Energy is so important to Maine and so is energy education. This week Ruth Kermish-Allen tells us about the Island Institute’s grant to support energy education in Maine and how this effort aligns with the ideas in A Framework for K-12 Science Education. Here are Ruth’s thoughts…
When I first began exploring the A Framework for K-12 Science Education: Practices, Crosscutting Concepts and Core Ideas, I was thrilled to see how the developers of the document identify and frame energy. The Framework writers treat energy as more than science content, they see it also as a crosscutting concept. It is a concept that emerges not only in science and technology, but virtually all disciplines. As stated in the Framework and the American Association for the Advancement of Science “ these concepts transcend disciplinary boundaries and prove fruitful in explanation, in theory, in observation, and in design.” The same is true of all of the Framework’s cross-cutting concepts; 1) Patterns; 2) Cause and Effect; 2) Scale, Proportion, and Quantity; 3) Systems and Models; 4) Structure and Function; 5) Stability and Change; and of course 6) Energy and Matter, but living in Maine, energy is particularly important. An individual’s understanding of energy is integral to their understanding of the world around them.
Maine residents want and need to understand energy concepts. Maine residents pay some of the highest electric rates in the country and are more dependent on fossil fuels for heating than residents of any other state. Over 80% of Maine families rely on heating oil (U.S. EIA, 2010). For this reason, the Island Institute is extremely excited to be launching the Energy for ME program, funded by the National Science Foundation, in 10 coastal and island schools this year. Energy for ME adds to an existing wealth of energy education programming offered by the Maine Energy Education Partnership, the Maine Math and Science Alliance, and others. In the Energy for ME program, students in grades 6-12 – and their families – are learning to better understand their communities’ energy-consumption habits and implications, and to develop effective strategies to increase energy efficiency. To do so, they are using eMonitor energy meters to measure electricity usage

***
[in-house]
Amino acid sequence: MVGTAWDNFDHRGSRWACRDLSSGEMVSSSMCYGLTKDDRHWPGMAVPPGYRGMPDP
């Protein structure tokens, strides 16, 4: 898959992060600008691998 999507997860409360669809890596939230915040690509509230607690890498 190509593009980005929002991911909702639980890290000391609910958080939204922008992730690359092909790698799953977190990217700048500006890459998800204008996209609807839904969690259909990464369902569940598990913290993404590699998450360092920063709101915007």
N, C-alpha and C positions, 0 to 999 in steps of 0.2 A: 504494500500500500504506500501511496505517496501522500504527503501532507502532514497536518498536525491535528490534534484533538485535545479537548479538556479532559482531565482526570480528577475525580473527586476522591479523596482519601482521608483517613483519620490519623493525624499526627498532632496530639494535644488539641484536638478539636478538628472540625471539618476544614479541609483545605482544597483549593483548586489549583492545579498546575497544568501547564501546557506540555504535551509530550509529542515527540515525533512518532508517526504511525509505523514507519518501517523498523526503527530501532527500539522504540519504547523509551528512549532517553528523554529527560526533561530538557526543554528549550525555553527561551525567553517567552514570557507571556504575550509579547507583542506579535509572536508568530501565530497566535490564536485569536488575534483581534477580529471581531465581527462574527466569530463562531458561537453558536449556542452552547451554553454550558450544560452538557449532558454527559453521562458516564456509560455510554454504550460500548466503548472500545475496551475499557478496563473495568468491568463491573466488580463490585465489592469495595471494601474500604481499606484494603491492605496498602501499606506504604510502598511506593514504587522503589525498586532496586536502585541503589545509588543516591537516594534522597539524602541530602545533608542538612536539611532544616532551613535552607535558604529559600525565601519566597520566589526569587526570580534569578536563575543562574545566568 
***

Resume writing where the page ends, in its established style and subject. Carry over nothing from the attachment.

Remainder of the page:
in selected homes, schools and public buildings. Students are able to view and analyze minute-by-minute data at the circuit level. Starting in February participating communities will compete with each other for the title of “The Most Energy Efficient Community on the Coast”! They will use the Community Energy Competition Dashboard as a tool to collect, analyze, and display their data.
Throughout the 3-year Energy for ME project, students will develop energy efficiency plans for their school buildings and greater communities. Students at Pemetic Elementary School have already developed the “Reduce Your Use of Energy Abuse Challenge” and more than 50 of their community members are supporting the challenge. We are on our way!
STEM cannot be placed in box; it plays a role in everyone’s lives, and must be understood through real world applications. Students participating in
Energy for ME are asked to find patterns in the data, investigate cause and effect in energy usage, and understand the system dynamics of energy use of a building. Sound familiar? Yes! The Frameworks crosscutting concepts all play a role in implementing the Energy for ME project and understanding data. Data always tells a story and it is the analysis of that data that helps us investigate and uncover that story. The Framework’s crosscutting concepts – particularly energy – will emerge over and over as we discuss core ideas in biology, ecology, earth science, and physics. Science education in Maine is changing for the better with the guidance of the Framework and the innovative STEM programming throughout the state.